Speaking of naval gazing, what would I do without the Battalion? Seriously, I'd be reduced to ranting about things in the NYT or something. What a disaster. The Battalion just got around to writing about Abby Johnson. Oh, Abby Johnson. If you don't know who Abby Johnson is, she's a woman who worked for a Planned Parenthood in Bryan, TX (where I live). She claimed to have seen an abortion so bad it converted her from pro-choice to anti-choice, quitting her job as a director at the Bryan PP in November. She worked at Planned Parenthood for EIGHT YEARS. She and her family were regularly harassed and threatened. Despite this, she was apparently unclear about how she felt about abortion, having never seen a picture of a fetus. Or something. She claims that seeing a fetus move away from the probe during an ultrasound-guided abortion made her realize that fetuses feel pain. Which, by the way, isn't true. Movement is a reflex that fetuses have, not the experience of pain, and certainly not a concerted effort to avoid feeling pain by a conscious being. Which, of course, a woman working for PP for eight years would know.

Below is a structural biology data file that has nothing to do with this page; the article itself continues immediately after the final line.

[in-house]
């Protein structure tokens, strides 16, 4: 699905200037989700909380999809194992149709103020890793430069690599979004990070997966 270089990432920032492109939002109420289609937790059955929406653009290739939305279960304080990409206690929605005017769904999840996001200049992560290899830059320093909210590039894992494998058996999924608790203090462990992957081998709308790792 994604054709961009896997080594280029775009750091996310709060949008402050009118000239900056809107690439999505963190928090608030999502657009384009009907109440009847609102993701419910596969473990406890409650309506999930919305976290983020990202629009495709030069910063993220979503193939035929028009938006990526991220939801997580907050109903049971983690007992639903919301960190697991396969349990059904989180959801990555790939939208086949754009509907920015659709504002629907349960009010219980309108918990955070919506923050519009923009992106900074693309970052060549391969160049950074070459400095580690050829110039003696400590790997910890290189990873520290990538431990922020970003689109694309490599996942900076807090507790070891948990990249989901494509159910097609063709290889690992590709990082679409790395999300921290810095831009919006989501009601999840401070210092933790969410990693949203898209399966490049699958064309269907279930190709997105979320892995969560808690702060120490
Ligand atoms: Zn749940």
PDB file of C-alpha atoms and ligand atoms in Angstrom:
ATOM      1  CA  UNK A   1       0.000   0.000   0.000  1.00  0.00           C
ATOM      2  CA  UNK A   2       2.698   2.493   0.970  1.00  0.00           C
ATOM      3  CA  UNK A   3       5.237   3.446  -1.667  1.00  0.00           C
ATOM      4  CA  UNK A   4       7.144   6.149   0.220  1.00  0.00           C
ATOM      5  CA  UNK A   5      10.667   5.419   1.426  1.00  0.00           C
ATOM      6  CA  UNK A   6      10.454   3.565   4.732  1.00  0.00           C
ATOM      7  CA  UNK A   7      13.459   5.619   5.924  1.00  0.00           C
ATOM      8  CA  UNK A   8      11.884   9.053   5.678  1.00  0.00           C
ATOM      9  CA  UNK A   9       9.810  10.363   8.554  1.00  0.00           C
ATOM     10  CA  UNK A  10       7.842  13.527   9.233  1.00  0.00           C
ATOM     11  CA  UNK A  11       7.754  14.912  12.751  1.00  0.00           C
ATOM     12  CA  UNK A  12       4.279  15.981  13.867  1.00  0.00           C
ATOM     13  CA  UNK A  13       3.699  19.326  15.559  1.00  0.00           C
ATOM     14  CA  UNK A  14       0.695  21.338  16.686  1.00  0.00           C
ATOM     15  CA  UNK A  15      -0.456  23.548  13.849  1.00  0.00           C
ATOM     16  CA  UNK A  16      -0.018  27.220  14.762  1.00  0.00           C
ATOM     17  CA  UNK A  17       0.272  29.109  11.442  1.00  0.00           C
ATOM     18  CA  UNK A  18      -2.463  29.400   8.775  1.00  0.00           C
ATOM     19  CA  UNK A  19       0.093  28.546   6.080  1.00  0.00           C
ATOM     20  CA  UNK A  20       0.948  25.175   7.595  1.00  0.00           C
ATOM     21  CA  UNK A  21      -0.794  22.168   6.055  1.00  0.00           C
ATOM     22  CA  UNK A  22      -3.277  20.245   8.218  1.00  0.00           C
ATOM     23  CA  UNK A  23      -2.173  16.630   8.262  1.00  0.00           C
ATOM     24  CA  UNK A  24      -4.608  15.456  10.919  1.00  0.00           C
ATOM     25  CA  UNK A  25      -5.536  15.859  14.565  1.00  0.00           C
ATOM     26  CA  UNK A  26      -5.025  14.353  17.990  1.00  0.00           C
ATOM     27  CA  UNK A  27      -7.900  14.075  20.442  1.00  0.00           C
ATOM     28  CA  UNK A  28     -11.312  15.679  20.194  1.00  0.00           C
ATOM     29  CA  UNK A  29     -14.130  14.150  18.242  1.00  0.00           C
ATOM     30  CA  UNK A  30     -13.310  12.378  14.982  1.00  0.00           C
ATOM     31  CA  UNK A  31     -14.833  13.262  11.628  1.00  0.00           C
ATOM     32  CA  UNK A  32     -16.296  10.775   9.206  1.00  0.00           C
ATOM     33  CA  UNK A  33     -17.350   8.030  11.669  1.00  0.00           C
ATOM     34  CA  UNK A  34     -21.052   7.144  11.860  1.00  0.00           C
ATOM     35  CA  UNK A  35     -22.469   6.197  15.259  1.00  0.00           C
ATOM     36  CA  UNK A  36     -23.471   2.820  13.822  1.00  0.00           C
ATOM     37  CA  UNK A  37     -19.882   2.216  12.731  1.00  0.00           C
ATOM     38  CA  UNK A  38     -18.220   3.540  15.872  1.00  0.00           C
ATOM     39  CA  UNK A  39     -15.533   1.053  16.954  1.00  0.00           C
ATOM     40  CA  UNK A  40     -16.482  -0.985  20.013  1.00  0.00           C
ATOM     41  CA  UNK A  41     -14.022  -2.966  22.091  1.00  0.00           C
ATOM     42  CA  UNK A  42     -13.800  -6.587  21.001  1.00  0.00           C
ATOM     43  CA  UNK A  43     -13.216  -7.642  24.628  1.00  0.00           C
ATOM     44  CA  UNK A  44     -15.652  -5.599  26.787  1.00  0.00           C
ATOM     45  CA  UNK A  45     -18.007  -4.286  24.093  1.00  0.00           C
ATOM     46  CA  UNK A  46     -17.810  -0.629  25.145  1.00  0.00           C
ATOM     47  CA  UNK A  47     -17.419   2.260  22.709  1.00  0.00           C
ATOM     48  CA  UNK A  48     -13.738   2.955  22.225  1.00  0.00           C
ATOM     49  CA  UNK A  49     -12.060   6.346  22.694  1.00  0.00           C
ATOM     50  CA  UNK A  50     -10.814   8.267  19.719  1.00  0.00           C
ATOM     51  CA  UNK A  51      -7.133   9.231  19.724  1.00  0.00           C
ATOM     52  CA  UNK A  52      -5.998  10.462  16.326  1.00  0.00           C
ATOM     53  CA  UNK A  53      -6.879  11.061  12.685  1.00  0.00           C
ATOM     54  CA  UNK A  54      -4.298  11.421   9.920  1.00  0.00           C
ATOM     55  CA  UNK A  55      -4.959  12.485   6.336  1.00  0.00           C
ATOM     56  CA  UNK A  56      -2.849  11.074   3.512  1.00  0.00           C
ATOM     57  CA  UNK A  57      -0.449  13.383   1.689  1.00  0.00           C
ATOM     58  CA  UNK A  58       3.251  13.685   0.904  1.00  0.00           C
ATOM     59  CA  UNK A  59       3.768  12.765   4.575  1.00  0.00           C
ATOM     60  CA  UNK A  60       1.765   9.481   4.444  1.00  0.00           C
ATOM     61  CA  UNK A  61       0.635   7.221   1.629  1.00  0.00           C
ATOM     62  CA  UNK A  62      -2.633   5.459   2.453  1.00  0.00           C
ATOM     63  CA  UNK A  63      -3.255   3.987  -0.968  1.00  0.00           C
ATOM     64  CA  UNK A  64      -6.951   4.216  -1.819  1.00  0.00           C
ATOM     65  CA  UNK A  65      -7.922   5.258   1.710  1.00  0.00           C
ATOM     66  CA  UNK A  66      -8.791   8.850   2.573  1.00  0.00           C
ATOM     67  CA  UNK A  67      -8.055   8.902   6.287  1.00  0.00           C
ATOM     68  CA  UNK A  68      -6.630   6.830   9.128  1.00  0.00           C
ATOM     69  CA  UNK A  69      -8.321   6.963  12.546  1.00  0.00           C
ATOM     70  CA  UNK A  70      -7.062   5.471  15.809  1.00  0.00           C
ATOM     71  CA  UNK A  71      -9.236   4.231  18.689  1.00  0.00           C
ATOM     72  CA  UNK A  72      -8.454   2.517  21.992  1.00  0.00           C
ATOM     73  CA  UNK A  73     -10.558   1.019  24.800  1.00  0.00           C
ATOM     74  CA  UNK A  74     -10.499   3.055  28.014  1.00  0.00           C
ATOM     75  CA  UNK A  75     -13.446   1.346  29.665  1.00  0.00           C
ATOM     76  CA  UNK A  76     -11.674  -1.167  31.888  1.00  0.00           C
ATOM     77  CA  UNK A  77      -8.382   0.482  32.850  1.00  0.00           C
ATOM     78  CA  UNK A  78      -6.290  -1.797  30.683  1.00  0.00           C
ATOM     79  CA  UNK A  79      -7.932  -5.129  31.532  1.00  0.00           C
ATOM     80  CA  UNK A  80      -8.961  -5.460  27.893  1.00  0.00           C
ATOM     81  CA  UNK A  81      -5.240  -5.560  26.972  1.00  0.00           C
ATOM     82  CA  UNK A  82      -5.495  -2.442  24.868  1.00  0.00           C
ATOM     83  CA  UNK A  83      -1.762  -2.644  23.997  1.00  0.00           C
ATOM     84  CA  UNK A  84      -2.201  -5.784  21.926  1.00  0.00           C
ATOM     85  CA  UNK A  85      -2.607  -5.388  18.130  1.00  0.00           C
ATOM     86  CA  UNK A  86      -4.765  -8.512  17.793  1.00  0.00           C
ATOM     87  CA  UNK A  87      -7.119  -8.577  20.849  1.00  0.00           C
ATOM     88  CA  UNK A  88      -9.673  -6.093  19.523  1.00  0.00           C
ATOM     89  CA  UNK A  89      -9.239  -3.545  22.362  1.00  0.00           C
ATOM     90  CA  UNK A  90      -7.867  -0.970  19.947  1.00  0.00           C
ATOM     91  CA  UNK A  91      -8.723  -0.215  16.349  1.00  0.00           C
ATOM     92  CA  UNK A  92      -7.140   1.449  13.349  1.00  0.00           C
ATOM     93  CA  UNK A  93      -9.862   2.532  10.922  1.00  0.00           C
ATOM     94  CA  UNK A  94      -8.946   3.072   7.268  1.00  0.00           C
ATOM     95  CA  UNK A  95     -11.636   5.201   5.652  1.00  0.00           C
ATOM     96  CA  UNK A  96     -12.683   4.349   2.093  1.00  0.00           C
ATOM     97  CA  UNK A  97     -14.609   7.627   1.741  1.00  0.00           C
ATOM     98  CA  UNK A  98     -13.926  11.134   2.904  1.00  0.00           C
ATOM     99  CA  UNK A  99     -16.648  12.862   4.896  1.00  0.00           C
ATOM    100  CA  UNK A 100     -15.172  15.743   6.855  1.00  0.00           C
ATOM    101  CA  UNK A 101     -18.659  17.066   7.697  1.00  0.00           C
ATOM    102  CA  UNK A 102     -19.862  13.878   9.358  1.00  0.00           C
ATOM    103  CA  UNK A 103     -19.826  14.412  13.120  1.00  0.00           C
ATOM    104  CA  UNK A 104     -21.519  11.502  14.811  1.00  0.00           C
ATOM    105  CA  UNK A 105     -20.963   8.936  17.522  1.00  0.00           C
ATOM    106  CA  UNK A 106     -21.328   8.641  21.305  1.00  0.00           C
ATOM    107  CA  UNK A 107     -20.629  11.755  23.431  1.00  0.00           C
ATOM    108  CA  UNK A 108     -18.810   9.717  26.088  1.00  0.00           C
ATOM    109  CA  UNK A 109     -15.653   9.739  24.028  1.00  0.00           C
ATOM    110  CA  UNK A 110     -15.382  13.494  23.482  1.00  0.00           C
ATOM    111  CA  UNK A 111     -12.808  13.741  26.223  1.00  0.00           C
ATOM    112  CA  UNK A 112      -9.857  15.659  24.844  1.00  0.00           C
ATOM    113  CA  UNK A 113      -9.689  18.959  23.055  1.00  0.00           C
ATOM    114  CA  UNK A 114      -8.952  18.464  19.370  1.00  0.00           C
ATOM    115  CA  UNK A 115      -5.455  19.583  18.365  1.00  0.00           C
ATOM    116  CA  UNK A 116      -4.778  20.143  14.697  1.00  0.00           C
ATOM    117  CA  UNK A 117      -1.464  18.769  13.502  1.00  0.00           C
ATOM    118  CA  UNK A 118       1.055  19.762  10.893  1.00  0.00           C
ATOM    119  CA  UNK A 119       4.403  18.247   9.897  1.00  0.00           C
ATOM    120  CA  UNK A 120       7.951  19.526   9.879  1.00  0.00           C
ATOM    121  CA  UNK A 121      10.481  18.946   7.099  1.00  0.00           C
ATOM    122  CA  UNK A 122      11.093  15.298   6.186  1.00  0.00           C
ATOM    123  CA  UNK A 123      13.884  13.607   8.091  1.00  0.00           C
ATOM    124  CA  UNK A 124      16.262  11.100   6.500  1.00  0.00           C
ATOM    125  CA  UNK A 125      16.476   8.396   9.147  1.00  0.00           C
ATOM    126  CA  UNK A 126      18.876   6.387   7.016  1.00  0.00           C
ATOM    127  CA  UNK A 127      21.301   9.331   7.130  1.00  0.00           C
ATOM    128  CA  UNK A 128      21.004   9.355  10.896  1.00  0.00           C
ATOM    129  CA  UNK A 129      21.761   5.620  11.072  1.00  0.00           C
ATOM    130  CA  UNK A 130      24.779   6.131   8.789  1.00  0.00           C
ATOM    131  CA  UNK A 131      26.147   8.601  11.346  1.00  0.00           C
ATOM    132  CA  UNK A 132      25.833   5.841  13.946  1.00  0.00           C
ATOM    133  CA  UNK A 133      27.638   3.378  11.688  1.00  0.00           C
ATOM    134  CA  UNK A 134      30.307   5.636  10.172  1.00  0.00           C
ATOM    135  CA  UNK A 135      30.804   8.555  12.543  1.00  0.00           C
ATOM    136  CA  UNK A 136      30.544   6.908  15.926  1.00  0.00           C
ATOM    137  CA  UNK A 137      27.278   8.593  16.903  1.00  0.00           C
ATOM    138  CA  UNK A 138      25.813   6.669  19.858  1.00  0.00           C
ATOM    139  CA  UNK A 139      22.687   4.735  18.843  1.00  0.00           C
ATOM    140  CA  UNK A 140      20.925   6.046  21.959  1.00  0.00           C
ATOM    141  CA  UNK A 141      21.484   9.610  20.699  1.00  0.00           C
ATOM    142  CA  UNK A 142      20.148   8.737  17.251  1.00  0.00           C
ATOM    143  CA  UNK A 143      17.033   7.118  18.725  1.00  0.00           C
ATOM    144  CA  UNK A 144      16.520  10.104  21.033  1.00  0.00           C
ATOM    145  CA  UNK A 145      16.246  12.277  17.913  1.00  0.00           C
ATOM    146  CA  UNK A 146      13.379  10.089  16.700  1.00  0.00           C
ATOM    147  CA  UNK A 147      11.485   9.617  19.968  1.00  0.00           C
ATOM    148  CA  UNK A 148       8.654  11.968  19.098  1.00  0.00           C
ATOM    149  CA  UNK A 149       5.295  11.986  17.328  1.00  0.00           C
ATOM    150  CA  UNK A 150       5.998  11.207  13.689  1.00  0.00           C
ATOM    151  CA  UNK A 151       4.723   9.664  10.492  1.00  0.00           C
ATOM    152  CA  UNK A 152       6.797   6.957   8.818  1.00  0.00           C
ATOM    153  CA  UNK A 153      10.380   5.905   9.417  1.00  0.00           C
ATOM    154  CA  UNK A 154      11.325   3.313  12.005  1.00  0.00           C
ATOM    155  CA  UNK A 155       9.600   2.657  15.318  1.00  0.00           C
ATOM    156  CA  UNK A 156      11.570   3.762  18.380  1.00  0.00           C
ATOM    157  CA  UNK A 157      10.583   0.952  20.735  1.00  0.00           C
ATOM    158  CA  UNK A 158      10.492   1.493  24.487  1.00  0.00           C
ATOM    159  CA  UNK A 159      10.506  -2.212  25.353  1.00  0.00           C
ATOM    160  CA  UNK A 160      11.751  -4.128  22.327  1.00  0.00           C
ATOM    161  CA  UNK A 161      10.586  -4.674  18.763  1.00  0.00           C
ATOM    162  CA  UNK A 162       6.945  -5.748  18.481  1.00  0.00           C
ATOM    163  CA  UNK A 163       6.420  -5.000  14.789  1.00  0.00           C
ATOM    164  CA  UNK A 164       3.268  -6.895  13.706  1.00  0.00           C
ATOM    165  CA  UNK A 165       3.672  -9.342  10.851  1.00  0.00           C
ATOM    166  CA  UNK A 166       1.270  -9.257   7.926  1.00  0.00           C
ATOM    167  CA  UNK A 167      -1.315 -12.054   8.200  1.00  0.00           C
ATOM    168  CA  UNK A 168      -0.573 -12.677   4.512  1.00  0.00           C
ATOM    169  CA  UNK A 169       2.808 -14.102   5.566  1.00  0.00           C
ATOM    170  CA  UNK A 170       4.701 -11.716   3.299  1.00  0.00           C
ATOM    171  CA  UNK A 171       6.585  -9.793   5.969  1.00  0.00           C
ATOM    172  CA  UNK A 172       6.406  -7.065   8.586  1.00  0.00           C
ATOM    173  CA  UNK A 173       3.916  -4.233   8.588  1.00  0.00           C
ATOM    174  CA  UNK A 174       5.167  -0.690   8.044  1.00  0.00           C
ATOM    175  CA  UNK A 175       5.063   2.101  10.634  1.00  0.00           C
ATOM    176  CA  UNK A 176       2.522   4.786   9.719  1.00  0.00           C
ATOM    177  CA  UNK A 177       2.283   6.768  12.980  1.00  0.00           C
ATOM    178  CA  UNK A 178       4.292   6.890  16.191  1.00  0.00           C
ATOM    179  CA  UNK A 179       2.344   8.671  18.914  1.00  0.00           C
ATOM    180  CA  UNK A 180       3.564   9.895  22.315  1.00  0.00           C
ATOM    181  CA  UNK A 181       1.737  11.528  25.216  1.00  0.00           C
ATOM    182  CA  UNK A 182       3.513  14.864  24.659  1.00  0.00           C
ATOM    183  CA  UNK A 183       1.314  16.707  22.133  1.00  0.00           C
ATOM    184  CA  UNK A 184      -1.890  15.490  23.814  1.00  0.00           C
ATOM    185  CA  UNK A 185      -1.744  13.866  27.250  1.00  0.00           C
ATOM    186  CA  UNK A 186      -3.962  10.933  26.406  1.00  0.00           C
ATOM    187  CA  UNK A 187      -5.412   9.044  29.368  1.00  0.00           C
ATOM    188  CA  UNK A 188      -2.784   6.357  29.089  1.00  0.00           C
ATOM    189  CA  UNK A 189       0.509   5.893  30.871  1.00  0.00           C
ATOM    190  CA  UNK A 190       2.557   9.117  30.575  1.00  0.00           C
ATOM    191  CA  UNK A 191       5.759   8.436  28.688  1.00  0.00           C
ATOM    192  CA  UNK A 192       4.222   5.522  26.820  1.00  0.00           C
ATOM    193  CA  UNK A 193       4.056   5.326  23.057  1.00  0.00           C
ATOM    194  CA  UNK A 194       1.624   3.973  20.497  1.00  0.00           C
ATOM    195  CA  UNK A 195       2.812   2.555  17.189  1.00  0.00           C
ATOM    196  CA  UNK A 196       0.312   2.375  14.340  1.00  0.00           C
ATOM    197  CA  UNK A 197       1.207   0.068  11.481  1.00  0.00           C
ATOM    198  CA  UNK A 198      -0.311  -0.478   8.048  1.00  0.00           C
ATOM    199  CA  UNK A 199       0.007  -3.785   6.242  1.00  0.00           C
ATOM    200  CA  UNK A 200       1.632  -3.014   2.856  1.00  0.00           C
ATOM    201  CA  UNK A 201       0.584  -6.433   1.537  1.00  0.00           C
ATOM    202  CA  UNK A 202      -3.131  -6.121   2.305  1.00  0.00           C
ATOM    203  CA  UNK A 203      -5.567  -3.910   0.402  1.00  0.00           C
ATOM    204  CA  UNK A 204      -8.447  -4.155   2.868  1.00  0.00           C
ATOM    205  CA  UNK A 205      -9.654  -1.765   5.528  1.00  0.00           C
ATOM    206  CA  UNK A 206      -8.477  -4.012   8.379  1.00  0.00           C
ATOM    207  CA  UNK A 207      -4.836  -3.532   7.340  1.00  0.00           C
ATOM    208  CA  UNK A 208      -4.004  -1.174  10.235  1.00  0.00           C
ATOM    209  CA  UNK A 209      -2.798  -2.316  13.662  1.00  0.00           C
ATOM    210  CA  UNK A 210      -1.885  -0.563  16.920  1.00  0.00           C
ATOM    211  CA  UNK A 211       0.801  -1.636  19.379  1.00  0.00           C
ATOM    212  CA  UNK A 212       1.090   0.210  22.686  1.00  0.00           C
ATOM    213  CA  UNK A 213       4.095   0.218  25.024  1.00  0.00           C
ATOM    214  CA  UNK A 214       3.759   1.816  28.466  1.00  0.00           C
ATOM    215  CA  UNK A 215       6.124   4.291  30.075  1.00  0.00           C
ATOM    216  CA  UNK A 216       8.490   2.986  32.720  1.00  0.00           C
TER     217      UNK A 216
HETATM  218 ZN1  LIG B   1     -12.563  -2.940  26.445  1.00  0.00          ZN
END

And if that wasn't unbelievable enough, Abby also claims that Planned Parenthood was pressuring their clinic to perform more abortions to line their pockets. A standard smear from the right that makes no goddamn sense. It goes against their purpose (pregnancy prevention) and something like 80-90% of PP's services are preventative. If they wanted to just perform abortions all over the place, they'd stop offering preventative services, since PP is one of the only places (particularly in smaller towns, like Bryan) that poor women can access reliable and cheap birth control methods. If all the PPs in the country started offering only abortions, then unplanned pregnancies would skyrocket! They'd be raking in the cash, right?

There was also the issue of whether the abortion even happened. From the Texas Monthly article about Johnson:
Johnson’s account is so plausible and rich in detail that even Planned Parenthood seems not to have investigated whether this event ever took place. At my request, the staff at the Bryan clinic examined patient records from September 26, the day Johnson claims to have had her conversion experience, and spoke with the physician who performed abortions on that date. According to Planned Parenthood, there is no record of an ultrasound-guided abortion performed on September 26. The physician on duty told the organization that he did not use an ultrasound that day, nor did Johnson assist on any abortion procedure. “Planned Parenthood can assure you that no abortion patients underwent an ultrasound-guided abortion on September 26,” said a spokesperson. It’s difficult to imagine that Johnson simply got the date wrong; September 12 was the only other day that month that the clinic performed surgical abortions.